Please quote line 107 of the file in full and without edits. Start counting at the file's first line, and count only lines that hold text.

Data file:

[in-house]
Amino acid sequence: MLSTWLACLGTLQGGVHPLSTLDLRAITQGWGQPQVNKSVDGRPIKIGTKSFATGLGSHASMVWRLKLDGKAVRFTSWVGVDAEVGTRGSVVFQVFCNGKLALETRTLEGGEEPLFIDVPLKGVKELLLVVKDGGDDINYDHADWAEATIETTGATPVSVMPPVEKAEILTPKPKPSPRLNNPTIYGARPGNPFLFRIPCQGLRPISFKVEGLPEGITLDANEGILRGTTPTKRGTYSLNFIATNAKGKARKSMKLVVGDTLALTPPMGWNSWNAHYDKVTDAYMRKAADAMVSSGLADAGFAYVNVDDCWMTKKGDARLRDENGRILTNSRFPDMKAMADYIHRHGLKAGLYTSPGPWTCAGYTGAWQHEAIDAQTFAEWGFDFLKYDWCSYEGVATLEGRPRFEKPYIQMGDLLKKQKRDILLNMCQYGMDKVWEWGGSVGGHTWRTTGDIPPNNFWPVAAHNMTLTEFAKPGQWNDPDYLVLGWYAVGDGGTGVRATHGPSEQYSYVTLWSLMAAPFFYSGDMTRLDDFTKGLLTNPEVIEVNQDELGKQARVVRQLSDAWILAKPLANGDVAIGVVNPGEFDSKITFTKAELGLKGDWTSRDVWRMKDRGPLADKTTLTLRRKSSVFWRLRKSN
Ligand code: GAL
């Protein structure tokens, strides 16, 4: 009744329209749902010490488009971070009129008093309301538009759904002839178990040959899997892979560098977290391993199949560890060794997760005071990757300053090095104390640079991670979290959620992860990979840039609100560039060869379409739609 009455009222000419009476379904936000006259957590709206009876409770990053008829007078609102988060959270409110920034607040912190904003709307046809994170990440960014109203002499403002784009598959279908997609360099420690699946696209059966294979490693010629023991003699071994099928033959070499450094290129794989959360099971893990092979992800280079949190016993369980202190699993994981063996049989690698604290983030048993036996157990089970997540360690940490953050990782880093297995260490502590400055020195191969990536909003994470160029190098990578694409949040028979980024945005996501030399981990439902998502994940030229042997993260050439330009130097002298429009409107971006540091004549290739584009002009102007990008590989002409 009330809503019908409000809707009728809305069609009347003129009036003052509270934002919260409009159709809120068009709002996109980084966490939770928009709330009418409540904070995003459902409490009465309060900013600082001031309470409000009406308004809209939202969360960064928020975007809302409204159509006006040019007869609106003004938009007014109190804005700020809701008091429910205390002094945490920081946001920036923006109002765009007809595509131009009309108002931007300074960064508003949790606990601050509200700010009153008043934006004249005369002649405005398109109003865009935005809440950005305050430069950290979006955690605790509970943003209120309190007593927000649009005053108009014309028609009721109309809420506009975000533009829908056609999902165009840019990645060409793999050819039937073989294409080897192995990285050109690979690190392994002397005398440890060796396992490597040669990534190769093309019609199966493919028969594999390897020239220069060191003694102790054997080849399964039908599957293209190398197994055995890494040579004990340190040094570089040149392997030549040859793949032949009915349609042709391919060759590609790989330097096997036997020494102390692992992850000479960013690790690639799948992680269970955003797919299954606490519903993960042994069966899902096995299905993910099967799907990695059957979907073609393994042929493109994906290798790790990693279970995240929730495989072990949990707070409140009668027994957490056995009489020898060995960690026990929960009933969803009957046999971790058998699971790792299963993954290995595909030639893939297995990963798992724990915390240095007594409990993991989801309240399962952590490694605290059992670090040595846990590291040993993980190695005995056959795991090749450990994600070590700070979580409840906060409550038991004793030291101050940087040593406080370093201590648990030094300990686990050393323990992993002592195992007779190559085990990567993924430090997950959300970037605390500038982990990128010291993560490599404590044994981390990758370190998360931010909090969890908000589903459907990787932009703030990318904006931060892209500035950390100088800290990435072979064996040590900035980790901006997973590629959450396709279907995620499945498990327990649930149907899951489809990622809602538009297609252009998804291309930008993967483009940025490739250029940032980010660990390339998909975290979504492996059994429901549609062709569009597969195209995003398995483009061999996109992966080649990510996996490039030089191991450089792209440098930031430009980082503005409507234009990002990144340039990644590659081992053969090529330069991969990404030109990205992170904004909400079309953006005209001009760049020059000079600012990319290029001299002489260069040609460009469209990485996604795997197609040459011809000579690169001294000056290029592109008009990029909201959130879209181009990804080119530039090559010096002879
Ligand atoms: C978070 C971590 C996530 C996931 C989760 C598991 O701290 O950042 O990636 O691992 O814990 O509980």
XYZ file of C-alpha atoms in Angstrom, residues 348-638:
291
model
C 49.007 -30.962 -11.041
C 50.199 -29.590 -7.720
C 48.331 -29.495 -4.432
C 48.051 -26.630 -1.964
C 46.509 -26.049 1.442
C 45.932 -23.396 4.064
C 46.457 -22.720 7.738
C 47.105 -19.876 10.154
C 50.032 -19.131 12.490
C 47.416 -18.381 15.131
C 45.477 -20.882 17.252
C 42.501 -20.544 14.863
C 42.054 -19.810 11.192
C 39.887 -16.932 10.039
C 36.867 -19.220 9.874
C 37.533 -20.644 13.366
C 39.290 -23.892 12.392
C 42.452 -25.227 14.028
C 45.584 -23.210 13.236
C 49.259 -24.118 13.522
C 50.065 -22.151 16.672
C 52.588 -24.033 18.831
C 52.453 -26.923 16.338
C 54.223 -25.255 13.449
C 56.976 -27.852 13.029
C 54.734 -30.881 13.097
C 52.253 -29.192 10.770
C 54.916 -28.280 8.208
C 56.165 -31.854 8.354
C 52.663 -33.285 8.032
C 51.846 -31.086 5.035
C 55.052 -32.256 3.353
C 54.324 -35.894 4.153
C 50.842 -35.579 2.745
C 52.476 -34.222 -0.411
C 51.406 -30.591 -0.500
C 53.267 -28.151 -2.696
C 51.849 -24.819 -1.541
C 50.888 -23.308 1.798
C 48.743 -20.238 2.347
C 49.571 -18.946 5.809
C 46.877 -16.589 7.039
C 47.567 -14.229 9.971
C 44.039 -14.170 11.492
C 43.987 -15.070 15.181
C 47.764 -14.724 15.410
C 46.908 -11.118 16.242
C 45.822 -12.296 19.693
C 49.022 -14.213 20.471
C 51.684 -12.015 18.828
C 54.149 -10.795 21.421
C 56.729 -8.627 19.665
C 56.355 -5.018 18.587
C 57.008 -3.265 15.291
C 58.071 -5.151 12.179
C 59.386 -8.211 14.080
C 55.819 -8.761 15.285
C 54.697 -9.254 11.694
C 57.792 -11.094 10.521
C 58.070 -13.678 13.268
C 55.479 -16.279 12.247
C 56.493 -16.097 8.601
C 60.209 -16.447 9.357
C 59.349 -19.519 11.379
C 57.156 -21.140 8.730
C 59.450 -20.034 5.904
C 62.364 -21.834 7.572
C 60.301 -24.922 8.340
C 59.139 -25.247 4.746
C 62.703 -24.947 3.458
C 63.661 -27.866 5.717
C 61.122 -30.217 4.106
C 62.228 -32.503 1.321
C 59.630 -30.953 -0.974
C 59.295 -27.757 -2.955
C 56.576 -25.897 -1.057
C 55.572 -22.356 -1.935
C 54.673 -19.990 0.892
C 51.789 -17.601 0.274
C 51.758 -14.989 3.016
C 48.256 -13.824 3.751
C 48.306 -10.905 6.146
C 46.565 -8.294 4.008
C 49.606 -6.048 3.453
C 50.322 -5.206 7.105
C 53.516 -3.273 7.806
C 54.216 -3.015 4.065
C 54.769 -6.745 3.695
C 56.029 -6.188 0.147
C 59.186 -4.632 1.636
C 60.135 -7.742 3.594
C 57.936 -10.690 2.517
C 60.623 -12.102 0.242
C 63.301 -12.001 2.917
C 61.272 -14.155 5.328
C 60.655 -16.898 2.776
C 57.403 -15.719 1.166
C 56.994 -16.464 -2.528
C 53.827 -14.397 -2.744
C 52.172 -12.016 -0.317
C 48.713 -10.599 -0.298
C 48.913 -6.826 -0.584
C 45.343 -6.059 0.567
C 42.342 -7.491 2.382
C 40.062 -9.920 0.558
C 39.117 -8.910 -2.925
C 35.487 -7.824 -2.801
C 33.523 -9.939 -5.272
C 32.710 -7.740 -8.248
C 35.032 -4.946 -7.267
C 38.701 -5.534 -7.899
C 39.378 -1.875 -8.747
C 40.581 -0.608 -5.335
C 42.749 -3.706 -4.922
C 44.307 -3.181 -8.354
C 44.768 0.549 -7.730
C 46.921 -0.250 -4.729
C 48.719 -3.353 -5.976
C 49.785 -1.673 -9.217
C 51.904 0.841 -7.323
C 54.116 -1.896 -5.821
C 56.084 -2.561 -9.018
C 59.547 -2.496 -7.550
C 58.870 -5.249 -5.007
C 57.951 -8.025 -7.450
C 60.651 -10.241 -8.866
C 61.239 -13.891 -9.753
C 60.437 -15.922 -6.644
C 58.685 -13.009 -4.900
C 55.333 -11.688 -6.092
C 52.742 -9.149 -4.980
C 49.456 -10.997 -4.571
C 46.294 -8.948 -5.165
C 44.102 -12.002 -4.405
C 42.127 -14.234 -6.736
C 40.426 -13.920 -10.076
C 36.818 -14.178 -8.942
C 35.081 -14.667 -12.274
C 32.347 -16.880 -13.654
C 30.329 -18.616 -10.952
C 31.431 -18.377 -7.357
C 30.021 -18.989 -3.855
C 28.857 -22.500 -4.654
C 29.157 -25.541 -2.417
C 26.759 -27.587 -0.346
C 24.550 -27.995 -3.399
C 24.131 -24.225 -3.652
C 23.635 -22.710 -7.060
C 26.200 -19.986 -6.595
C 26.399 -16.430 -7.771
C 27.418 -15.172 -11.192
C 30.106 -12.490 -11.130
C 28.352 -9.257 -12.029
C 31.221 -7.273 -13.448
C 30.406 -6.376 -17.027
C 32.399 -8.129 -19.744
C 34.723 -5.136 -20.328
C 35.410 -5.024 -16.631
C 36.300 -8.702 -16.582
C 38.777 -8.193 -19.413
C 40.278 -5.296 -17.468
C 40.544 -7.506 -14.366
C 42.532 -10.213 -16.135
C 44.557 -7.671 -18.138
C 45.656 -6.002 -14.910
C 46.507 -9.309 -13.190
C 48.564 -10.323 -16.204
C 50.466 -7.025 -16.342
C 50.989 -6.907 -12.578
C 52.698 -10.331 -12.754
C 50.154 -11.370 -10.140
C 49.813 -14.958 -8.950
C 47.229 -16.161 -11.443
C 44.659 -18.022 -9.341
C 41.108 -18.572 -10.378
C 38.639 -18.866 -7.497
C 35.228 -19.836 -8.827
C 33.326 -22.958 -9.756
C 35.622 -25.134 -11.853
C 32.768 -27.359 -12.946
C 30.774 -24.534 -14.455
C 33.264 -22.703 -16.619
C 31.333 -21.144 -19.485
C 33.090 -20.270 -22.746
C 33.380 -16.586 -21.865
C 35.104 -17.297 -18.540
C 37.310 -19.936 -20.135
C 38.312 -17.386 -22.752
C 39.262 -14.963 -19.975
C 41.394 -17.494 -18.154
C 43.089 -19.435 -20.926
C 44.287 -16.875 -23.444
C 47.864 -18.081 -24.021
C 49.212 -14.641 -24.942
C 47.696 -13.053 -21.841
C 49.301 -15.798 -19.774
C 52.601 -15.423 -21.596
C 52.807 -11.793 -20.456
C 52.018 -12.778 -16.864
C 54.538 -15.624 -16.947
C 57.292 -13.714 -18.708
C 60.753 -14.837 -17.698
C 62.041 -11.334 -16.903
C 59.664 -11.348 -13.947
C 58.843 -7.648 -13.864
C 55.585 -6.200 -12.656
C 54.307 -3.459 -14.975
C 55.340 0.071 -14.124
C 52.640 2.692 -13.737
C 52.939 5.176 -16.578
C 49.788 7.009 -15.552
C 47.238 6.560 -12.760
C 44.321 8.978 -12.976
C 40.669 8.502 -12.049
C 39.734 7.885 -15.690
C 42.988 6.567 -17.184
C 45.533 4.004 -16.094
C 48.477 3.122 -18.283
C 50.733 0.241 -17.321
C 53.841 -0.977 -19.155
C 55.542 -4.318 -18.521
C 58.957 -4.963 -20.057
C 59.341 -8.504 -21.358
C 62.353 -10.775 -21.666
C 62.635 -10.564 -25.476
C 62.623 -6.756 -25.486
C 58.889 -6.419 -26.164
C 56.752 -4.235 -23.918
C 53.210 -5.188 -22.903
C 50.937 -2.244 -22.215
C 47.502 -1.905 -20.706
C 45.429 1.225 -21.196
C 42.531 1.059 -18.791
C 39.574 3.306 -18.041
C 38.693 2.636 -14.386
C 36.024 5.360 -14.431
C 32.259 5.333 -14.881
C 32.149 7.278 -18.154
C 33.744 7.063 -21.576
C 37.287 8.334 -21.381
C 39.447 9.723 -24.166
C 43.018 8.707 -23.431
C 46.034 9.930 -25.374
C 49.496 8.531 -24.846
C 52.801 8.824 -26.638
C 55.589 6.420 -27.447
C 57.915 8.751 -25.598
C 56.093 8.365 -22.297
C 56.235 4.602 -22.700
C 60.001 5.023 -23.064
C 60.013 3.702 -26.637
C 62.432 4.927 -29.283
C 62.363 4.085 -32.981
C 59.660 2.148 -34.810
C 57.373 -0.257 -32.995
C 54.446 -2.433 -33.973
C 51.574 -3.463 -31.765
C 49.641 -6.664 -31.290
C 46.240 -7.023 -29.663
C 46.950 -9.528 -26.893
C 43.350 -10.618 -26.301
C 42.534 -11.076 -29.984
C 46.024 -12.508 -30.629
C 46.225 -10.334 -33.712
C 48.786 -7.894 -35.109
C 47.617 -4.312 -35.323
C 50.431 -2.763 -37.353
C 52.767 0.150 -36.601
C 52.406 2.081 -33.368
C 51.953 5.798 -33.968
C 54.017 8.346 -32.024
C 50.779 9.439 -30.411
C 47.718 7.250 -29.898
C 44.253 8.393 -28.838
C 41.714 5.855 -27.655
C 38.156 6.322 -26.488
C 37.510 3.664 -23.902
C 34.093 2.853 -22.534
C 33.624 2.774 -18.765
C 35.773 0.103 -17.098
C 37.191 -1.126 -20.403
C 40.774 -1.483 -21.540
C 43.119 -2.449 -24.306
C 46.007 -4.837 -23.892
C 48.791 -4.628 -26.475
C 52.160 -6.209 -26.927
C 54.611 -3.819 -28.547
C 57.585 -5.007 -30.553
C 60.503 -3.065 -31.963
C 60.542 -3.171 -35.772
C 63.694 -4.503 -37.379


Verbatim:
C 53.827 -14.397 -2.744